The authors in this volume share exemplary arts-integration practices across the K-8 curriculum. Rather than providing formulas or scripts to be followed, they carefully describe how the arts provide an entry point for gaining insight into why and how students learn. The book includes rich and lively examples of public school teachers integrating visual arts, music, drama, and dance with subject matter, including English, social studies, science, and mathematics. Readers will come away with a deeper understanding of why and how to use the arts everyday, in every school, to reach every child.
Both a practitioner's guide and a school reform model, this important book: Explains how arts integration across the K-8 curriculum contributes to student learning; Features examples of how integrated arts education functions in classrooms when it is done well; Explores intensive teacher-education and principal-training programs now underway in several higher education institutions; Offers concrete ideas for educators who are looking to strengthen their own skills.
Learning in and through the arts can develop complex and subtle aspects of the mind, argues Elliot Eisner in this engrossing book. Offering a rich array of examples, he describes different approaches to the teaching of the arts and shows how these refine forms of thinking that are valuable in dealing with our daily life.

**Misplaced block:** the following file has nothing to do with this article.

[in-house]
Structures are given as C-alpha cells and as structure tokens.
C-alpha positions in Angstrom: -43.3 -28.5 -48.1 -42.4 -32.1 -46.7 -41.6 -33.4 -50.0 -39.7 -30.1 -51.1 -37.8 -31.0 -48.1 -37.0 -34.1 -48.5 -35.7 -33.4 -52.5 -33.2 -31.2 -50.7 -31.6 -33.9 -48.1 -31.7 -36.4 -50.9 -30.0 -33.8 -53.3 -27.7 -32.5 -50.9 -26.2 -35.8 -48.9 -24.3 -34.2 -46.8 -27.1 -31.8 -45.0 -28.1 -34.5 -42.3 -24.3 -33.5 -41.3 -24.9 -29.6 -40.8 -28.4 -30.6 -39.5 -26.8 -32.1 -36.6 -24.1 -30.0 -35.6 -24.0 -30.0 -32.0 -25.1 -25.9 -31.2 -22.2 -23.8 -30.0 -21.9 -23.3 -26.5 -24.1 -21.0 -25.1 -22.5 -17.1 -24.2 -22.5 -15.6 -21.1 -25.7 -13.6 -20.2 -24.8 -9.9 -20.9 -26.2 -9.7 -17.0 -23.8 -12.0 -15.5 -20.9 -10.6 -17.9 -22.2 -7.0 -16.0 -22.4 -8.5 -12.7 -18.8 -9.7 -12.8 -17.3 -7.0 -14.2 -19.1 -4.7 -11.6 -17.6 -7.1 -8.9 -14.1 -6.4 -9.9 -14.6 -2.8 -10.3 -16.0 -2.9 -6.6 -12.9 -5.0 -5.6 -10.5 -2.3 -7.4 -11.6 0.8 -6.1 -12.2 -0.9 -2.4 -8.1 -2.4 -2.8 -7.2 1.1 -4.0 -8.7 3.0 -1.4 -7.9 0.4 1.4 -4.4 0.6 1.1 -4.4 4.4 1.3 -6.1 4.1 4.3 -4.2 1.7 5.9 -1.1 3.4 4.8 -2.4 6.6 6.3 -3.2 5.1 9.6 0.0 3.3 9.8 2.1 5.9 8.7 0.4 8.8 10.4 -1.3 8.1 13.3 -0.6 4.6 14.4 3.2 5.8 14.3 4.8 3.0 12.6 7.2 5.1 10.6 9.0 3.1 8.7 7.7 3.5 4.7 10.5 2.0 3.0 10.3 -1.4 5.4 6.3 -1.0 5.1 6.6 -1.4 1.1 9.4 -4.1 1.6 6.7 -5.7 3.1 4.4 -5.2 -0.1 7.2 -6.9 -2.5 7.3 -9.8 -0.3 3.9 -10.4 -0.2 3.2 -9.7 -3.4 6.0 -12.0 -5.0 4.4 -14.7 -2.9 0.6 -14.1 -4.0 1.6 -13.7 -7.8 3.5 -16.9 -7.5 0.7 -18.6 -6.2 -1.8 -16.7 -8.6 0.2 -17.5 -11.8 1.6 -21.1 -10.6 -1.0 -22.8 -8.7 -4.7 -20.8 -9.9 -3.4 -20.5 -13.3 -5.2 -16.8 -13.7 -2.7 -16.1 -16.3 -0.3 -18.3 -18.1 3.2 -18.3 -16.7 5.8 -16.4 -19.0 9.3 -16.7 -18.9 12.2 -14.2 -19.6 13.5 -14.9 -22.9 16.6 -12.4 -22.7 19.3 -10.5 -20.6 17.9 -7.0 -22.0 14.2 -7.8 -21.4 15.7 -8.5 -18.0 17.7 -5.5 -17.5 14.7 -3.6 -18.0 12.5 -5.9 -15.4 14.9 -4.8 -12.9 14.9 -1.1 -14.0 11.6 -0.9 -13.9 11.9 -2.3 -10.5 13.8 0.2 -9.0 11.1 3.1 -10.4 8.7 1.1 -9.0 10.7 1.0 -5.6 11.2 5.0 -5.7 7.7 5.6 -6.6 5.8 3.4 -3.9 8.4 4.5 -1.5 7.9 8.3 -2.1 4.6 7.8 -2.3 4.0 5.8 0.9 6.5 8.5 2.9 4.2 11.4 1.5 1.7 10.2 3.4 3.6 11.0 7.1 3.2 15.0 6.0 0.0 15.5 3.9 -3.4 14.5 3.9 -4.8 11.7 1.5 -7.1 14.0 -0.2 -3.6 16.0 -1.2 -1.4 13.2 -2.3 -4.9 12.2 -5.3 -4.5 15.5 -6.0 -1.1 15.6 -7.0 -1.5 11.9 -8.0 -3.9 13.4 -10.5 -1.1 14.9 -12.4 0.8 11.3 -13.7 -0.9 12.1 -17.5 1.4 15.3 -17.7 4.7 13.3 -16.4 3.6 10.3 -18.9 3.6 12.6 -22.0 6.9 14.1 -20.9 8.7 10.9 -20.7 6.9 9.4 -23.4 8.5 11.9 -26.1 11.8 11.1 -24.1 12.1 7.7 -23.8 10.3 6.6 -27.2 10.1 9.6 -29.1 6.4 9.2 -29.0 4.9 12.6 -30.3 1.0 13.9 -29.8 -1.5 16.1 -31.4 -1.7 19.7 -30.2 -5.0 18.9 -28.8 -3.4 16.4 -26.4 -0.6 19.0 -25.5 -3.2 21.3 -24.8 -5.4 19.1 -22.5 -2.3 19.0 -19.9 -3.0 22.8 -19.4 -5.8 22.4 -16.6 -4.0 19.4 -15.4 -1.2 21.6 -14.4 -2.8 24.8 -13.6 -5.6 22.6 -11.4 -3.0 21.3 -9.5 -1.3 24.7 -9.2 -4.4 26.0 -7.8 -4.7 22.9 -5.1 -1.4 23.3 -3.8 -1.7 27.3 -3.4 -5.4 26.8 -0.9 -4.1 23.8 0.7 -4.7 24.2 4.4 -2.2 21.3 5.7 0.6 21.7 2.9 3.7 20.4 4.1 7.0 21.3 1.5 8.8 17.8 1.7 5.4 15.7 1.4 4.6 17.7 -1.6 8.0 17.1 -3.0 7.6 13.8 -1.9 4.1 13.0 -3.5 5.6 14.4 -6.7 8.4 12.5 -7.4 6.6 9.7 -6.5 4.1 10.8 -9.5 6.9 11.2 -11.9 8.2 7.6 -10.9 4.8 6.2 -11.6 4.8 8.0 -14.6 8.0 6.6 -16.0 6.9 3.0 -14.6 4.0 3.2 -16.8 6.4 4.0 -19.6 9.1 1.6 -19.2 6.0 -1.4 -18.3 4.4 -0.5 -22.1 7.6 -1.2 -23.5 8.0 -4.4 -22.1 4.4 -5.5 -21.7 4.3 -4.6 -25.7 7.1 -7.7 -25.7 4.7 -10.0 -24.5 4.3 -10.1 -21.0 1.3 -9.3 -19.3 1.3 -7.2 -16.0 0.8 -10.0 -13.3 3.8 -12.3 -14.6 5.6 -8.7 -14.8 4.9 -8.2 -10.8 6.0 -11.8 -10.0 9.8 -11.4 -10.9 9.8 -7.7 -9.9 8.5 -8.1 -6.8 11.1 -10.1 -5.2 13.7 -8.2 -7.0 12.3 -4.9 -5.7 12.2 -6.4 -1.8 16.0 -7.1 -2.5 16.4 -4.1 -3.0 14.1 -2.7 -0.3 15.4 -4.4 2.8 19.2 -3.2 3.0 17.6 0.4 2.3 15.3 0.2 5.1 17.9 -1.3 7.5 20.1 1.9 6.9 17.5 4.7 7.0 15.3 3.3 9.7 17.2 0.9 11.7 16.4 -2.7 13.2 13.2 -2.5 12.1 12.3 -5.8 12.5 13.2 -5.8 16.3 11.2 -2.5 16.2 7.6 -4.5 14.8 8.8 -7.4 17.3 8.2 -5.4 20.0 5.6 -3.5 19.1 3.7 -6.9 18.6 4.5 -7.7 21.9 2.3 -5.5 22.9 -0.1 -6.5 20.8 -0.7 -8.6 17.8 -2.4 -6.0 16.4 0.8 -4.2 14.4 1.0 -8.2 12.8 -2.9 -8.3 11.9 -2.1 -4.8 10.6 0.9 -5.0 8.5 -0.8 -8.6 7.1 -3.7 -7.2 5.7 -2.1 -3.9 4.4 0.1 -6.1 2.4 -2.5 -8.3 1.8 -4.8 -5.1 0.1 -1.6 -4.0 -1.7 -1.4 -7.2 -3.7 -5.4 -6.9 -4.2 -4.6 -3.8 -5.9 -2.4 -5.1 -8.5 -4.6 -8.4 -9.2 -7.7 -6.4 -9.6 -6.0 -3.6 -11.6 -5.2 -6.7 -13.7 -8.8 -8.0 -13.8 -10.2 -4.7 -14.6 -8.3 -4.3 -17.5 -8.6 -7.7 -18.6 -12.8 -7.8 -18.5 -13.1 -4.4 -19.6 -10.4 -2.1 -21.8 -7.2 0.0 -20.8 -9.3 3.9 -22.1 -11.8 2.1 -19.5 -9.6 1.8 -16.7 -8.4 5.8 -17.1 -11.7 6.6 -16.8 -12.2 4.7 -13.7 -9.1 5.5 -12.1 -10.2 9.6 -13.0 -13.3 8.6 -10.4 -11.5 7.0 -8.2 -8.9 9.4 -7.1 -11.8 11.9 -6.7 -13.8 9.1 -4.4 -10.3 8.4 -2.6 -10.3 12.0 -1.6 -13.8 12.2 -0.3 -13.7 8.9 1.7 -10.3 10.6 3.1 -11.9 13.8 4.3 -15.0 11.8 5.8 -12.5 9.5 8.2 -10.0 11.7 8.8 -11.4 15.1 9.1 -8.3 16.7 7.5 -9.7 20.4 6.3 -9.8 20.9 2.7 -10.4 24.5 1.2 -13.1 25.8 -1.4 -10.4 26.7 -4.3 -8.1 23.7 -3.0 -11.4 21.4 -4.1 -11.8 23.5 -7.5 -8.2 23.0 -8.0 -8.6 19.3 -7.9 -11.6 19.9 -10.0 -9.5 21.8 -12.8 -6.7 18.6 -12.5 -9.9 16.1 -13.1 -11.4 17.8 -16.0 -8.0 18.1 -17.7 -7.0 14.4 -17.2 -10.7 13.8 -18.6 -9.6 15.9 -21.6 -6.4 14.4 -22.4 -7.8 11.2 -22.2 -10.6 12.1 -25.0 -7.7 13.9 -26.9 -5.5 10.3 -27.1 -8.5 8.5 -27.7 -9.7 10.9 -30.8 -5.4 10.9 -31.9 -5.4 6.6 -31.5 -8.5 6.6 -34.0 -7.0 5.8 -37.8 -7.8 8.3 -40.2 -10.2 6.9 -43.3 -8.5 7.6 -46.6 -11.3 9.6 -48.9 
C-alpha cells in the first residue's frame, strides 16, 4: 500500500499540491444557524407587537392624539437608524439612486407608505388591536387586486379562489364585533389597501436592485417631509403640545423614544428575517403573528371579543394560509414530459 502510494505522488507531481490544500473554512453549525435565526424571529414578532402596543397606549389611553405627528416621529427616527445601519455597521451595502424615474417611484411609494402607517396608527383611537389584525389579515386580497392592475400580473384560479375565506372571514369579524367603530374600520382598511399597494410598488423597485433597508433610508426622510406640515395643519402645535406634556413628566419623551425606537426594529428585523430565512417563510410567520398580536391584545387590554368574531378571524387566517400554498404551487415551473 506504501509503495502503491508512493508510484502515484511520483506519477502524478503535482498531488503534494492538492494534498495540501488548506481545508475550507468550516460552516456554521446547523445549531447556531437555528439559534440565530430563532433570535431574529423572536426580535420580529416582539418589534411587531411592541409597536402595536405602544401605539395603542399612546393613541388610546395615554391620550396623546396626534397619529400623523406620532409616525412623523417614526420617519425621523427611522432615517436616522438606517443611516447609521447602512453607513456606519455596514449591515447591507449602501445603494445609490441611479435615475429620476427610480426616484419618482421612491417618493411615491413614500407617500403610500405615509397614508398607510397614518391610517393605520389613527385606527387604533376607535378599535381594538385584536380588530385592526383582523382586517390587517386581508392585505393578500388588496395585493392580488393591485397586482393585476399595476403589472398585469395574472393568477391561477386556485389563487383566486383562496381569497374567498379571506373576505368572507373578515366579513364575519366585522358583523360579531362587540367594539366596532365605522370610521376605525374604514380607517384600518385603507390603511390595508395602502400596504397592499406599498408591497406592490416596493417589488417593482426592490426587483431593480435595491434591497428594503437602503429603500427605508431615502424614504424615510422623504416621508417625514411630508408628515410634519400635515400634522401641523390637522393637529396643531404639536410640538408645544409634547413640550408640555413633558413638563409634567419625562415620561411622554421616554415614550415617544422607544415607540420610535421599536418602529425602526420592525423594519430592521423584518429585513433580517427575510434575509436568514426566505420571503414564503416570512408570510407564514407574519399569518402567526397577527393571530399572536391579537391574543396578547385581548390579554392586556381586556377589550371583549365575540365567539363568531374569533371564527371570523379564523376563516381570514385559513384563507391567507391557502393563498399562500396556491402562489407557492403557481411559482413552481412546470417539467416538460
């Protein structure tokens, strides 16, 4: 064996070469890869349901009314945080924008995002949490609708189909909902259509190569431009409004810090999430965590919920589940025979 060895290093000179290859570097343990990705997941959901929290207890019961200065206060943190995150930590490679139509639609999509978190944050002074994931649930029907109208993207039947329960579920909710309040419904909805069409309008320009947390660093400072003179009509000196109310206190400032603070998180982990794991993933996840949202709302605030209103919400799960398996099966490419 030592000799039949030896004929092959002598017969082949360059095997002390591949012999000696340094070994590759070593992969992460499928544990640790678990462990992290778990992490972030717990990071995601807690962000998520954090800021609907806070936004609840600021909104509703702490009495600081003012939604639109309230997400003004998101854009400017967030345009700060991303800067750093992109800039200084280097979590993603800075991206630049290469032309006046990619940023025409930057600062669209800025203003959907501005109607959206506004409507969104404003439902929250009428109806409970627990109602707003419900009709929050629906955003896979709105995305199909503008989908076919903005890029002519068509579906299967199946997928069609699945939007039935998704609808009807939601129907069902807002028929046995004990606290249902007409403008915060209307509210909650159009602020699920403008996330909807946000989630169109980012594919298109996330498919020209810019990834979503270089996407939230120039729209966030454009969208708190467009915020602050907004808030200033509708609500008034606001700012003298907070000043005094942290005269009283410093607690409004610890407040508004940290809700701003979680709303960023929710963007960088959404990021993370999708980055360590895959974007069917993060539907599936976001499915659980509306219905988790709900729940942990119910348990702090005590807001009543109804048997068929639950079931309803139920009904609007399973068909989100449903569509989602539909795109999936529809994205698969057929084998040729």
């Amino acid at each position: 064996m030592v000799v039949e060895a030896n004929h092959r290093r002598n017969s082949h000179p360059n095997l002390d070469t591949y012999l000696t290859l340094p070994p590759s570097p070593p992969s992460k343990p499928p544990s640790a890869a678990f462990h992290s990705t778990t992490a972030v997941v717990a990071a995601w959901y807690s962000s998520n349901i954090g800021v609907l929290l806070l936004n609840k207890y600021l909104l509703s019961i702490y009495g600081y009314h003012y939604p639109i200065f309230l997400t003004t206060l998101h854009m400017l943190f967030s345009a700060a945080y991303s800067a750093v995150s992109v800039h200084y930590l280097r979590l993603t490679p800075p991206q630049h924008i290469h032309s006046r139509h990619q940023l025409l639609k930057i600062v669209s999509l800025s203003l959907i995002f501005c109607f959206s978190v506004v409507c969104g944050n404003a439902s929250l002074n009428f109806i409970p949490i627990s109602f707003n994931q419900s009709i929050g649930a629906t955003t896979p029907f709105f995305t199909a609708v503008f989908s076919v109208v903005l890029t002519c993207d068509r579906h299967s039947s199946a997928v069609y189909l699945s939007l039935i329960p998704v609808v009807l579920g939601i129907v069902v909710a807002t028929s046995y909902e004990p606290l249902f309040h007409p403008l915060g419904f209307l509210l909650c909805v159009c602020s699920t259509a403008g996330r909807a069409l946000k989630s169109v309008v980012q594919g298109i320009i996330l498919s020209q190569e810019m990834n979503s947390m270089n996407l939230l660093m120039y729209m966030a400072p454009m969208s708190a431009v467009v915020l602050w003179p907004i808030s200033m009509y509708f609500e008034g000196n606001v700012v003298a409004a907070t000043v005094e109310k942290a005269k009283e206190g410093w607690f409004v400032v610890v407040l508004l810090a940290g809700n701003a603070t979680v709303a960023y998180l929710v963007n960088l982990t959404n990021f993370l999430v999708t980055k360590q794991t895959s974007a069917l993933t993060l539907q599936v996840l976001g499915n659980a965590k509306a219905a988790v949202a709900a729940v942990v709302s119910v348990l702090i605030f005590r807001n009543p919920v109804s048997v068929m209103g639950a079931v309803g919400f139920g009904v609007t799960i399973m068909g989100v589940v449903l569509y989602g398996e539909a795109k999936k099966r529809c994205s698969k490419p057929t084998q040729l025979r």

This book details the Guggenheim Museum's classroom-tested inquiry-based approach to learning. This user-friendly guide provides teachers (grades 2-8) with strategies and resources for investigating art to enhance student learning across the curriculum. For the classroom teacher, Art Investigation provides an exciting way to study contemporary and historical cultures while also improving critical thinking and literacy skills. For the art teacher, Art Investigation offers students the tools to engage meaningfully with the world of art and artists. This unique text features the experiences of the Guggenheim Museum's 40-year-old Learning Through Art Program. as well as reproductions from the museum's vast art collection.
This anthology places art at the center of meaningful urban education reform. Providing a fresh perspective on urban education, the contributors describe a positive, asset-based community development model designed to tap into the teaching/learning potential already available in urban cities. Rather than focusing on a lack of resources, this innovative approach shows teachers how to use the cultural resources at hand to engage students in the processes of critical, imaginative investigation.